And it seems fairly clear now there will be a fifth anniversary with the major repair job not expected to be completed until the end of next year, or even later.
But put away the party hats, whistles and balloons and hold the champagne, because no-one is celebrating. Indeed, bemused locals are still scratching their heads as to why it’s taking so long to get the job done.
As the temporary traffic lights still control traffic at the one-lane collapse site, Byron Council has copped – and is still copping – most of the flak over the delay.
Byron United president, Ed Ahern, described the council’s handling of the project as ‘inept’.
“You have got to have the will to fix these things,” he said. “Anyone would have fixed it a long time ago.”
It’s a sentiment echoed by a Lighthouse Road resident who described the last four years of vehicles accelerating, braking and honking horns at the lights as ‘s**t’.
He said he thought it might have taken six to nine months at most to repair the road and walkway after the collapse on June 30, 2005 and never dreamed it still wouldn’t be done four years down the track.
“If it was Noosa, it would have been fixed in six weeks,” he said.
Do Ed and the resident have a case? Possibly.
Comparisons can be odious, as the saying goes, but here goes anyway:
The Eiffel Tower in Paris was built in two years in the 1850s.
The 2737m Golden Gate Bridge in San Francisco took just over four years to build in the 1930s.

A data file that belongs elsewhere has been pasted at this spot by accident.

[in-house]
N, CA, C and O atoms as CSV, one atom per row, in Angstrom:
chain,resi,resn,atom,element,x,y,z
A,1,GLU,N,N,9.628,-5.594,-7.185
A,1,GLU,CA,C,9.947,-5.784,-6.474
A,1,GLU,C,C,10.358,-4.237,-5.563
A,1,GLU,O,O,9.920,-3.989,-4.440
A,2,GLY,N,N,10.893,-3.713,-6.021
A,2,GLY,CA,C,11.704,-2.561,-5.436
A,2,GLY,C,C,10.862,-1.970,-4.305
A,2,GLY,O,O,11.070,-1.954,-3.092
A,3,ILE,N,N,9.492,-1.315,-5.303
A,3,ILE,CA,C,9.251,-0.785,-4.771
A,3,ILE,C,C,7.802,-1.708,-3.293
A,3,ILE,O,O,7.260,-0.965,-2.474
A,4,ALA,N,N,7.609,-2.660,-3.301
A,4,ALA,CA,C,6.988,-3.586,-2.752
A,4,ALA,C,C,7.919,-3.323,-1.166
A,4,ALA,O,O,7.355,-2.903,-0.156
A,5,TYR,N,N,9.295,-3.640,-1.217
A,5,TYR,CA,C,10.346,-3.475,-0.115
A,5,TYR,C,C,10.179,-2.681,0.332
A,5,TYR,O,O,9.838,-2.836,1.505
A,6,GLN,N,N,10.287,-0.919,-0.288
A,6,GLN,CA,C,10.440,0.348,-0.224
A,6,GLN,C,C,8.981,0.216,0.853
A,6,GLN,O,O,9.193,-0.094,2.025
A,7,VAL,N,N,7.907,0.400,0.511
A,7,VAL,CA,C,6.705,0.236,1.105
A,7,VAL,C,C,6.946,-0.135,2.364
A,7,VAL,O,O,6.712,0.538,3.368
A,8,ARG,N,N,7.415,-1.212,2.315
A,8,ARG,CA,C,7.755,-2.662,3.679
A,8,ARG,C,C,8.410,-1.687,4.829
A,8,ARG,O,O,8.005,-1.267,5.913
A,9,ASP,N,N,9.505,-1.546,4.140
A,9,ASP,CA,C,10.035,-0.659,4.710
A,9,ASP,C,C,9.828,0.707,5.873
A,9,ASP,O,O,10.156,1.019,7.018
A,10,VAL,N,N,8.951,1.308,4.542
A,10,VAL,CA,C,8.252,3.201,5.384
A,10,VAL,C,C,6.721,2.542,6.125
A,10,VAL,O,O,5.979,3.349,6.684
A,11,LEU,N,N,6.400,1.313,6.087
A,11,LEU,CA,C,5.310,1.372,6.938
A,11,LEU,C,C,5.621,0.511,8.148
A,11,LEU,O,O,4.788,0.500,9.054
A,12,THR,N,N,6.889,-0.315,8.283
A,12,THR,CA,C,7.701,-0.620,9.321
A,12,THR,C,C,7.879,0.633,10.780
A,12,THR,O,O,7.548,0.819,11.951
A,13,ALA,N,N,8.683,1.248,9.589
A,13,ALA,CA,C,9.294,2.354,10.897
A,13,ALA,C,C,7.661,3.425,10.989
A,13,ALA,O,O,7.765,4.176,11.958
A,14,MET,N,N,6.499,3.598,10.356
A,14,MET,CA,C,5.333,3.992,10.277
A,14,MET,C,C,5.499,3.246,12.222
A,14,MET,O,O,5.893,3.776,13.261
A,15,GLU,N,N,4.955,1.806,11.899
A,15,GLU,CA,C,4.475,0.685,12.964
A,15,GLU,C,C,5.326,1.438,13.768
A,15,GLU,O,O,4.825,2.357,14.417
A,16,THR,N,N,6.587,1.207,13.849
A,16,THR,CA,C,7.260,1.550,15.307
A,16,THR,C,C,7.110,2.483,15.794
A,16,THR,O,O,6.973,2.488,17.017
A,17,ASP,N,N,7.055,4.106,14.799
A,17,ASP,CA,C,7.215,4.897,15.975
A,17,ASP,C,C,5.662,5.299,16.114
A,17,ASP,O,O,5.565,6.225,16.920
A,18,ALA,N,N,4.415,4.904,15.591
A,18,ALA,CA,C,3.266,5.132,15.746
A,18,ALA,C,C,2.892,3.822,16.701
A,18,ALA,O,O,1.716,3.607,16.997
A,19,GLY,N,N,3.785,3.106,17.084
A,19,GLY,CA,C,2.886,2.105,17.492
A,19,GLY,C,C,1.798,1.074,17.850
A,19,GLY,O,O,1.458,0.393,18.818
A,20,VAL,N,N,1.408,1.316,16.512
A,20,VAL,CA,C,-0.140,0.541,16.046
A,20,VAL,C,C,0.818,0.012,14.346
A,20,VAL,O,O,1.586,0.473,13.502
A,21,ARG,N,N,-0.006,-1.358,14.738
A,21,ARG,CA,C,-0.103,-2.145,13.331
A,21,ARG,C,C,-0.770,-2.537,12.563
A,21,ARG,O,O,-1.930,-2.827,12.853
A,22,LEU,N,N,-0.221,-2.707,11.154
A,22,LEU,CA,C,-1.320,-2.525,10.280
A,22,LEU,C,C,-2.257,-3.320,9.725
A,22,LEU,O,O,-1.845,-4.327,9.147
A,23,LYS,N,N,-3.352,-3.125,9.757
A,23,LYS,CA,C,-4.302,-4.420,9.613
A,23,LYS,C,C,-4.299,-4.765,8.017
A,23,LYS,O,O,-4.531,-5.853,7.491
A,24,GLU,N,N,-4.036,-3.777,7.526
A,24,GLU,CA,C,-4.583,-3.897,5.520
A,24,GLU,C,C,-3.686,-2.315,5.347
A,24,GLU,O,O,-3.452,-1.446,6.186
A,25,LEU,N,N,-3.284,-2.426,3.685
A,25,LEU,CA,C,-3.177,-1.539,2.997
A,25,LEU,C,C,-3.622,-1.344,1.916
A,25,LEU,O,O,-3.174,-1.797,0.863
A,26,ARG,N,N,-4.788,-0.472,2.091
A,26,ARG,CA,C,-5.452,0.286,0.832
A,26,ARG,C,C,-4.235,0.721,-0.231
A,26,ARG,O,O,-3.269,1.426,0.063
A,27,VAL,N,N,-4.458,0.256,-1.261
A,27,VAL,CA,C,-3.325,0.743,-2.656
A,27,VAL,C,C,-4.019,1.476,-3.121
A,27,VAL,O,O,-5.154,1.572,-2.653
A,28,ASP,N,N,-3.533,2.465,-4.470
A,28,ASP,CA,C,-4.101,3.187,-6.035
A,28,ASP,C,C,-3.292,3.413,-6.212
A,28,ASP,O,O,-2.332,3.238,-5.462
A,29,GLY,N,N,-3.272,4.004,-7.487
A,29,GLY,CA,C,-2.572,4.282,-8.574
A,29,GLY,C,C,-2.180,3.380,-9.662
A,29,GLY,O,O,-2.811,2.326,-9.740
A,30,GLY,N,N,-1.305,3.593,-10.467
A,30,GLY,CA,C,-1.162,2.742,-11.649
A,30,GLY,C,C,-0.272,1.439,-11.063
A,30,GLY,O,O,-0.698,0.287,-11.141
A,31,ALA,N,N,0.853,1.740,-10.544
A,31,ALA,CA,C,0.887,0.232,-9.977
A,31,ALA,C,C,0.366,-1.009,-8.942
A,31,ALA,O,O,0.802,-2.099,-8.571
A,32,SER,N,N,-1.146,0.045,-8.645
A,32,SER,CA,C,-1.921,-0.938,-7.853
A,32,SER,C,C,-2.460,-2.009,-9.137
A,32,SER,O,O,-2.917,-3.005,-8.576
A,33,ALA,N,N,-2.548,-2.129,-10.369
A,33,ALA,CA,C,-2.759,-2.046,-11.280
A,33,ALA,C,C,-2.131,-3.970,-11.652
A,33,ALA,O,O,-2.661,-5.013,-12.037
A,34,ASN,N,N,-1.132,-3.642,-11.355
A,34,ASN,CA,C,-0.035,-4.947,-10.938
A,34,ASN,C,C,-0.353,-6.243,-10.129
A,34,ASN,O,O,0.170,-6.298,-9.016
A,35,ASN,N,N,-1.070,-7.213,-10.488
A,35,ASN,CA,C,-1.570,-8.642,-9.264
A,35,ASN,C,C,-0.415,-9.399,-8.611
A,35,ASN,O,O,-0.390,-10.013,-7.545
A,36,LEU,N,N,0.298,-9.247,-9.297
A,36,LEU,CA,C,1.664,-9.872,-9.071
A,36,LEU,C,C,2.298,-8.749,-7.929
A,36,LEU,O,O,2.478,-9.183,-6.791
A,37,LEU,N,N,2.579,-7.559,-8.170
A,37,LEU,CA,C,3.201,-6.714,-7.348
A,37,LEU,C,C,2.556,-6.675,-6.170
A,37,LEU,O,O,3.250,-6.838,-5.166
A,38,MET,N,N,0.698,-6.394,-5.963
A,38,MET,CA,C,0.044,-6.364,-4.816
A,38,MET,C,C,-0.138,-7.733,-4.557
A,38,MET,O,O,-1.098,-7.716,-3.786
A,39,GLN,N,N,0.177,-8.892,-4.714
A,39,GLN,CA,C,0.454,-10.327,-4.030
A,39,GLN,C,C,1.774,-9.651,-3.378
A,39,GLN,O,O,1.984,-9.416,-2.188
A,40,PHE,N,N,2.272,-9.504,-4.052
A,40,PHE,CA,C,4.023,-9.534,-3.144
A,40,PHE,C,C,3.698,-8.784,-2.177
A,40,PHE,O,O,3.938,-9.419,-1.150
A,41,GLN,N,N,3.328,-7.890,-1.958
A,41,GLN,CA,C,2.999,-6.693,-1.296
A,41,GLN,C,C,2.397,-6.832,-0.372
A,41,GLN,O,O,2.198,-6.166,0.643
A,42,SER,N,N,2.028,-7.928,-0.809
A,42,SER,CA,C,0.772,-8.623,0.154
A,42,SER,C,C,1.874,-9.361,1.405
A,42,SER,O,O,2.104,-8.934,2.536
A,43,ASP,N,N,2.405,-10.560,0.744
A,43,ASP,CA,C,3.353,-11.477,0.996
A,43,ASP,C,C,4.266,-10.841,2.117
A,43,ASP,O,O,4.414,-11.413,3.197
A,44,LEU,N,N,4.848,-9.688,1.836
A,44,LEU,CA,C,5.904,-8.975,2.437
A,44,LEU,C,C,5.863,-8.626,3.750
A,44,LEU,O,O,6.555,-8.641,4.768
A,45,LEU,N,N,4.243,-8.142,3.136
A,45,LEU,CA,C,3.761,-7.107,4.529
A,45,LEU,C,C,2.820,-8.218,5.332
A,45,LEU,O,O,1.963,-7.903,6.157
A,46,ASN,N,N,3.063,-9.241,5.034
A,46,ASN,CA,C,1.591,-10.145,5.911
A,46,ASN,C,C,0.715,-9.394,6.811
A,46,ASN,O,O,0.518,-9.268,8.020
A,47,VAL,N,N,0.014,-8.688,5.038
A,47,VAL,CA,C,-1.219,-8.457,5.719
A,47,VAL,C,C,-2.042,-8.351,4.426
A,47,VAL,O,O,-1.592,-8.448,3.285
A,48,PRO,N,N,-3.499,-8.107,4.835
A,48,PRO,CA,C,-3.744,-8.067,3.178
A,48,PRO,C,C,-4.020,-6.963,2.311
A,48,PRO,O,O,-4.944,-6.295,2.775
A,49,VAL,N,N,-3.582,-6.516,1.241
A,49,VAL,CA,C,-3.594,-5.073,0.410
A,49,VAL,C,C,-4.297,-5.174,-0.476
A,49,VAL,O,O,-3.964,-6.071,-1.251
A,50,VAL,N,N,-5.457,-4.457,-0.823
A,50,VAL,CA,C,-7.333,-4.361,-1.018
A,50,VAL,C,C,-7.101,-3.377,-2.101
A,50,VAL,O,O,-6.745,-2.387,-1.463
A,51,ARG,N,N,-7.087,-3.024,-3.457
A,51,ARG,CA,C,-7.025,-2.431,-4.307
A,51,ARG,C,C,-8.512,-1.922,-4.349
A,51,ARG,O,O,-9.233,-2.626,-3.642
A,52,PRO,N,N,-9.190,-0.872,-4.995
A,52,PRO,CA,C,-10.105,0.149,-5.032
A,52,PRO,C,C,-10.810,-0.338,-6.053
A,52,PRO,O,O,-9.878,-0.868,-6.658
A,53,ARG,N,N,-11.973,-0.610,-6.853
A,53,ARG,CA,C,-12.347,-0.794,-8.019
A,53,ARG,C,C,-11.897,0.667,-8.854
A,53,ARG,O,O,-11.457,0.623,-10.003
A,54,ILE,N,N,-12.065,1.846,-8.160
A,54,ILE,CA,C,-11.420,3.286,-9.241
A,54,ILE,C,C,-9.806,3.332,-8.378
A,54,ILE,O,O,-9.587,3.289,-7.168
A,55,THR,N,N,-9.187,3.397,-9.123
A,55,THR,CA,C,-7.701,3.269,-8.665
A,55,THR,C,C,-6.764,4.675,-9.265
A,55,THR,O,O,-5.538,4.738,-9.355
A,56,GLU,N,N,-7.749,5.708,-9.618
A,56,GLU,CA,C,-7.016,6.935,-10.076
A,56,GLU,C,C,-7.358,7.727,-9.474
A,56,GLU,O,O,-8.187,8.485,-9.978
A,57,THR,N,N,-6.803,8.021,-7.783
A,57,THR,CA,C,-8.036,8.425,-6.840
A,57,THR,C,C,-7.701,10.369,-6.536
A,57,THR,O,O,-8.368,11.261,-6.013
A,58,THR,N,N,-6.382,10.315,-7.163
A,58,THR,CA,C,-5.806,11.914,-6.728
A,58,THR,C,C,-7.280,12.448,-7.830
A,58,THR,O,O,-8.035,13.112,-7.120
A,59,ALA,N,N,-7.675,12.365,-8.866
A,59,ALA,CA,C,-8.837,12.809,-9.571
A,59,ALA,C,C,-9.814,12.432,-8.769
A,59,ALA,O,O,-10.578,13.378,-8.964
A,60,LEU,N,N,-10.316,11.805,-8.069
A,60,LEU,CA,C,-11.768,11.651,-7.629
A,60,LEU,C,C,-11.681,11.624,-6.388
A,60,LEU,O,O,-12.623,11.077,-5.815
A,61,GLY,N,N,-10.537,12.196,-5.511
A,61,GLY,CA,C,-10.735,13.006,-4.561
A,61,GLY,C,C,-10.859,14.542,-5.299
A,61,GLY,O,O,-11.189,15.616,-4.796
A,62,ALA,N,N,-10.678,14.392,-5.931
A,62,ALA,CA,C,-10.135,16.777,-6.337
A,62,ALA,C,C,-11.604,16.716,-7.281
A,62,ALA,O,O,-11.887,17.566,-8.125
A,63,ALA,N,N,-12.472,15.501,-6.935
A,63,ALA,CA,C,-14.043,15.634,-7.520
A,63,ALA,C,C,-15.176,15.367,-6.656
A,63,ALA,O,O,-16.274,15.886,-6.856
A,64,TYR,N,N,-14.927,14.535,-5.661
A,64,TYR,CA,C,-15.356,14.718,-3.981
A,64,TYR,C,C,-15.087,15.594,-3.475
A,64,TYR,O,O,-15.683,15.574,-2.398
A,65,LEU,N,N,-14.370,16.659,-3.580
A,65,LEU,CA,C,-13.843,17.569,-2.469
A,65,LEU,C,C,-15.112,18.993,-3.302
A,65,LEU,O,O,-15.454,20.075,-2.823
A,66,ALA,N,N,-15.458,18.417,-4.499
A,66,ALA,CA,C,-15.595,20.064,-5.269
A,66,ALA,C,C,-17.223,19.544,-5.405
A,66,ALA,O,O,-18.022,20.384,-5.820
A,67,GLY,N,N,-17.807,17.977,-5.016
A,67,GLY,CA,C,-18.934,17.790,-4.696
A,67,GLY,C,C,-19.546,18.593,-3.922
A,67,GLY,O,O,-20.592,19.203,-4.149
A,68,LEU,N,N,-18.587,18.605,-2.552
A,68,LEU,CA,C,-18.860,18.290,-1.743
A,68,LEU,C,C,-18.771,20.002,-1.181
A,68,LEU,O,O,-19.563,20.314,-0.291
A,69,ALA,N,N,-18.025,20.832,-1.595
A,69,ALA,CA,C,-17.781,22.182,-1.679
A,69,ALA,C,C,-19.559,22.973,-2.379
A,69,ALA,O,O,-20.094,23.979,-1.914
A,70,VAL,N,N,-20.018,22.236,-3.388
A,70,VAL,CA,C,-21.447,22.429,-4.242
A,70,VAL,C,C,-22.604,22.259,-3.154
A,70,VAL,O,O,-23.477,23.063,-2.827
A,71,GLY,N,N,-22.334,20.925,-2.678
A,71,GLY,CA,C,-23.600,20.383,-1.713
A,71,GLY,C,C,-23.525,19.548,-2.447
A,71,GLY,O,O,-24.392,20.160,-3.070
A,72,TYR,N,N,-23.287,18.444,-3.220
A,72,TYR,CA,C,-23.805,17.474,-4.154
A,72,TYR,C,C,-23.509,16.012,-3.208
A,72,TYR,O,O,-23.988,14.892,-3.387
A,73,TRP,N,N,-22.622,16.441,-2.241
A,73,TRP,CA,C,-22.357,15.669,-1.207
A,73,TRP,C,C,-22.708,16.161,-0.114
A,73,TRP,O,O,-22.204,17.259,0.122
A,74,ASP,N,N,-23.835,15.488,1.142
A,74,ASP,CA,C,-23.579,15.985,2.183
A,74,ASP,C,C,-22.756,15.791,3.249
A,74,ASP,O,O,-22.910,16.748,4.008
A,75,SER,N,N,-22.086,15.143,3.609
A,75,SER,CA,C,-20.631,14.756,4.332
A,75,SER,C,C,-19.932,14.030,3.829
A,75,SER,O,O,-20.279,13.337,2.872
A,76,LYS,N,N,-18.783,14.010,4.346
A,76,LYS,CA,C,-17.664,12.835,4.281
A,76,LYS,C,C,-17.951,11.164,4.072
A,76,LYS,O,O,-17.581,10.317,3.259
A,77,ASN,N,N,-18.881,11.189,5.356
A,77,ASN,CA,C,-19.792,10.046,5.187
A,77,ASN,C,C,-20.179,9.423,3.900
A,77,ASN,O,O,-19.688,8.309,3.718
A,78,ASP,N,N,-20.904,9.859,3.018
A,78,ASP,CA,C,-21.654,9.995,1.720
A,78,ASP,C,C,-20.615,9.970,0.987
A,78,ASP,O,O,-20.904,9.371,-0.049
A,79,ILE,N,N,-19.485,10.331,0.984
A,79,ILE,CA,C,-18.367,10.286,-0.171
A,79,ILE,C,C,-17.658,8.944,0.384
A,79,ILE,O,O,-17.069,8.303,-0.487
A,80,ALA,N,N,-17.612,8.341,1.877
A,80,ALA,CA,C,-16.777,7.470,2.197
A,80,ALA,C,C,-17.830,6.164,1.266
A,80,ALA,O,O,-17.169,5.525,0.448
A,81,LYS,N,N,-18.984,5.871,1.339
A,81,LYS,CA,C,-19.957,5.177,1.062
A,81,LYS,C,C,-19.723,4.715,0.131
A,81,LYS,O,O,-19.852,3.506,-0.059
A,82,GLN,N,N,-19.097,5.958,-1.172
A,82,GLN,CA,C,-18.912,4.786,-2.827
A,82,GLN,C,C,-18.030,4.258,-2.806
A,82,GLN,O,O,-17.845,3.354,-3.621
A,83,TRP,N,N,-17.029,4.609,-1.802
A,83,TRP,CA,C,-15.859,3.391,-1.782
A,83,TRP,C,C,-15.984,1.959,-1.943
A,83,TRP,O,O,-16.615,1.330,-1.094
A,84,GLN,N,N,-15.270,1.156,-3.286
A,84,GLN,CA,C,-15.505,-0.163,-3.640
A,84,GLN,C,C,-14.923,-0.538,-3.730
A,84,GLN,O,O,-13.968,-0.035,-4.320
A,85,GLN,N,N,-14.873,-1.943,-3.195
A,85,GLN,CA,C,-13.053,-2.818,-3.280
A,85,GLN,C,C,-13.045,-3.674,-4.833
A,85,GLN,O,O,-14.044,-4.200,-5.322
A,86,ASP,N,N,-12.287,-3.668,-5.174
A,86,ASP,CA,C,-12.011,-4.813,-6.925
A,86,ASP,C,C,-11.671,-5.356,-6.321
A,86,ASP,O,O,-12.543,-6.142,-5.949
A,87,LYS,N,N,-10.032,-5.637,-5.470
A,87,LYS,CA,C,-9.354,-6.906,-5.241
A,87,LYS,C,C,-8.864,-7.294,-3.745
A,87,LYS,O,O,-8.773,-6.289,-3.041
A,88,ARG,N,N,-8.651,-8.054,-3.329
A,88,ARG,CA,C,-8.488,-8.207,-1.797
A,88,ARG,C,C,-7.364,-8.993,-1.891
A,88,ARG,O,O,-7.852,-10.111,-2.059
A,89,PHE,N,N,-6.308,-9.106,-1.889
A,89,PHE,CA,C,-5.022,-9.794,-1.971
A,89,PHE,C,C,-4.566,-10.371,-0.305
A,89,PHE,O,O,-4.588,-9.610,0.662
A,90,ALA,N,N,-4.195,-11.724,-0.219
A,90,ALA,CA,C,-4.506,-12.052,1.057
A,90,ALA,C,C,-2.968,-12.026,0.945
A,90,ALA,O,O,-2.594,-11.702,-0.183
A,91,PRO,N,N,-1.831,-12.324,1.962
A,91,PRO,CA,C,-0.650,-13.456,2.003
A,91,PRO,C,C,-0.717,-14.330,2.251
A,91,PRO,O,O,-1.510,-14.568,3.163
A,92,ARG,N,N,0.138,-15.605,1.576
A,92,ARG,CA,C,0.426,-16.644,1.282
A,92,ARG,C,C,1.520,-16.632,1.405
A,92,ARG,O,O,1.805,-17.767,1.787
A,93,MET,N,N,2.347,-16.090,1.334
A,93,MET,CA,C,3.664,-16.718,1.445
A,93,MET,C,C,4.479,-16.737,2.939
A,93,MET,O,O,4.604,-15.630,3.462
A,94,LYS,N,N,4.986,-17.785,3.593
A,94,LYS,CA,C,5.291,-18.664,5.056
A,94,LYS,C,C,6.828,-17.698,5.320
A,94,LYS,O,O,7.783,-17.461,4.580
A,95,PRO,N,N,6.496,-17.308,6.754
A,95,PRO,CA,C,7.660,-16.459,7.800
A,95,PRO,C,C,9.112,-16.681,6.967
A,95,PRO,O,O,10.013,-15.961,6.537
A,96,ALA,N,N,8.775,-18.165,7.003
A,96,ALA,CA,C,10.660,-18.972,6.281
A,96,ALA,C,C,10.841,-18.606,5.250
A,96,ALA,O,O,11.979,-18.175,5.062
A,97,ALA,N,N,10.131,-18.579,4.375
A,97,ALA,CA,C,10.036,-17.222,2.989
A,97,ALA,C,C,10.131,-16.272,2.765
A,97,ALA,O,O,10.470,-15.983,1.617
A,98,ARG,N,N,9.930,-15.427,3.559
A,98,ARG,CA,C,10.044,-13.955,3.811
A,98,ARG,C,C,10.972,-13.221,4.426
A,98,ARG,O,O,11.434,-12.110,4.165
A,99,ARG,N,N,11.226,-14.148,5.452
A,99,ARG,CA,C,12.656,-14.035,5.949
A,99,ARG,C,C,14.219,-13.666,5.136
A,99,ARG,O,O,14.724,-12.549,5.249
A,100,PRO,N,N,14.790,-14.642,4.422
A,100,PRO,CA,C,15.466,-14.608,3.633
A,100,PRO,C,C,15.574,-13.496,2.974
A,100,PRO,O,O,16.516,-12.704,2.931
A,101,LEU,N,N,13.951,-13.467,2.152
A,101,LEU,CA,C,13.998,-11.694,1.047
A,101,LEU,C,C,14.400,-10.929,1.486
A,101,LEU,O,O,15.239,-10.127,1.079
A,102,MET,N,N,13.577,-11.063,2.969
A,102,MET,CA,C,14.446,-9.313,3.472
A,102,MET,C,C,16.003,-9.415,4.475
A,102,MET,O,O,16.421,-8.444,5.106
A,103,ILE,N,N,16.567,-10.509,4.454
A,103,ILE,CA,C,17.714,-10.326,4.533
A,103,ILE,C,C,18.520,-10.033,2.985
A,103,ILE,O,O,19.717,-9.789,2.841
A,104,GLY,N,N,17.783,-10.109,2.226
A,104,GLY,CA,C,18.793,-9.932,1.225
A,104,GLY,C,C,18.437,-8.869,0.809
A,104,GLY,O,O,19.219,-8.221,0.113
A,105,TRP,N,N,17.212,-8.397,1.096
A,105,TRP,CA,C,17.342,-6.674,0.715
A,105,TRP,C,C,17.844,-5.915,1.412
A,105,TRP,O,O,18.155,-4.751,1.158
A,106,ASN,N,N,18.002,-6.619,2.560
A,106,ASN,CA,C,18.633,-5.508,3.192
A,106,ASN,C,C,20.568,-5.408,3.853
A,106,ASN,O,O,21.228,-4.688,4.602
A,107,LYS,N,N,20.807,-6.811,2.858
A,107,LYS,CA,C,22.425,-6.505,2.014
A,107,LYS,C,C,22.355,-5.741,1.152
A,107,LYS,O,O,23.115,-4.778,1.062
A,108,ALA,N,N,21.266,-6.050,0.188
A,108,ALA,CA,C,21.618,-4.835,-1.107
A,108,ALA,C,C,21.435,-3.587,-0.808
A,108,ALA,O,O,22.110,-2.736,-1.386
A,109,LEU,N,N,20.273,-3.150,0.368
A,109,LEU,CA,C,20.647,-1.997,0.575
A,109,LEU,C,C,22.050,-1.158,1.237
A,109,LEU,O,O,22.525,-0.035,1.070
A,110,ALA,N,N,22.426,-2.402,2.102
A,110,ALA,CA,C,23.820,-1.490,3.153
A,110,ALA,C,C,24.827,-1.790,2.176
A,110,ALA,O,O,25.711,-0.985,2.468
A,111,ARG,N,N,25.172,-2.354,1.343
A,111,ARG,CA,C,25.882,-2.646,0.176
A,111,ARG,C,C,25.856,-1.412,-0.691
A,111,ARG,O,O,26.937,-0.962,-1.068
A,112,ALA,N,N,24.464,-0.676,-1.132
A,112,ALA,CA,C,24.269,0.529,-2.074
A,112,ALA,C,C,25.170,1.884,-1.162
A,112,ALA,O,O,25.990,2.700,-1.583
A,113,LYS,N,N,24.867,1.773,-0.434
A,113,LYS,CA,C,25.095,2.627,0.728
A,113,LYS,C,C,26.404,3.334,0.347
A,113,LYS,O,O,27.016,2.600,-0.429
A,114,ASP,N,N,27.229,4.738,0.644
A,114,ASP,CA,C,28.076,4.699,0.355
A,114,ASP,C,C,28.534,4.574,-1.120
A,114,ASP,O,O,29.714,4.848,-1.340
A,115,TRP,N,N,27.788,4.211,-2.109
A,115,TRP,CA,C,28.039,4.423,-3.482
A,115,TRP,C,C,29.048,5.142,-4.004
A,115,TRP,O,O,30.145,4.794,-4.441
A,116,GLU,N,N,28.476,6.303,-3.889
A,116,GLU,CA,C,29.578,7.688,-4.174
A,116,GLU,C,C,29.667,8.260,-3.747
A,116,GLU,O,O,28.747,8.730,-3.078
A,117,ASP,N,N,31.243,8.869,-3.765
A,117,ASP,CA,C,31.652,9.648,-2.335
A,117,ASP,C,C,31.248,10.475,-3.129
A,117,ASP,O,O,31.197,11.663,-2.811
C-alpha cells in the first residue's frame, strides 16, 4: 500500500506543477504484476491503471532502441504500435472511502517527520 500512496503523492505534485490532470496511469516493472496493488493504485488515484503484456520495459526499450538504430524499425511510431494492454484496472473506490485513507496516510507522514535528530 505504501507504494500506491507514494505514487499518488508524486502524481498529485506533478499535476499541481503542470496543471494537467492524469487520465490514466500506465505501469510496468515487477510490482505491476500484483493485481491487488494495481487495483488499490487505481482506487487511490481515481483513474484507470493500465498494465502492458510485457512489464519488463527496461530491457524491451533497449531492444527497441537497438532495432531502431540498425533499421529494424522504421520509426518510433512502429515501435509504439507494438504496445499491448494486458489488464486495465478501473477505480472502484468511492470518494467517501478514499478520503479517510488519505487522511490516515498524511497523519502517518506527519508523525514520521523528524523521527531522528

Started in 1932, the Sydney Harbour Bridge was built in six years.
The 8.6km Brunswick to Yelgun Pacific Highway upgrade, including a couple of major bridges, was built in two years.
For its part, Byron Council has consistently taken the line that a myriad of complexities has been the culprit, not least of which is the involvement of a number of authorities including the Cape Byron Trust, RTA and the National Parks and Wildlife Service – bureaucracies which move at their own pace.
And then there are the engineering ‘difficulties’ which have impacted on the planning, investigation, design and construction of the repair works, according to the council’s director of asset management services, Phil Holloway, who inherited the poisoned chalice.
Just a couple of months ago, Mr Holloway said the complex nature of the work required specialist contractors for the design and construction as it was ‘outside the normal scope of council activities’.
There have been setbacks of course, with probably the receipt of only one tender for the job in January last year heading the list.
It was a tender ultimately rejected by the council which led to more negotiations and investigations based on issues raised by the RTA on the failed tender process.
That led to the council seeking further geotechnical tests on the site with consultants, GHD, given the job.
GHD came back with design options which they recently presented to the council which, in turn, took to the Cape Byron Trust for its input.
The good news is that the trust last week accepted the council’s recommended option and things are on the move again – sort of.
The council’s manager of infrastructure planning, Michael King, said the detailed design work would take at least six weeks, after which contract documentation would have to be put together.
Also, said Mr King, Aboriginal heritage assessments on the site had to be carried out to be followed by a three-month tender process.
He said it was expected the revised design would be more cost-effective and would attract a wider range of contractors.
But even if the council, the trust and National Parks and Wildlife Service give the new option the go-ahead – which may very well be a permanent single lane road – there is still RTA approval to be achieved. And because they are paying for it, that’s obviously vital.
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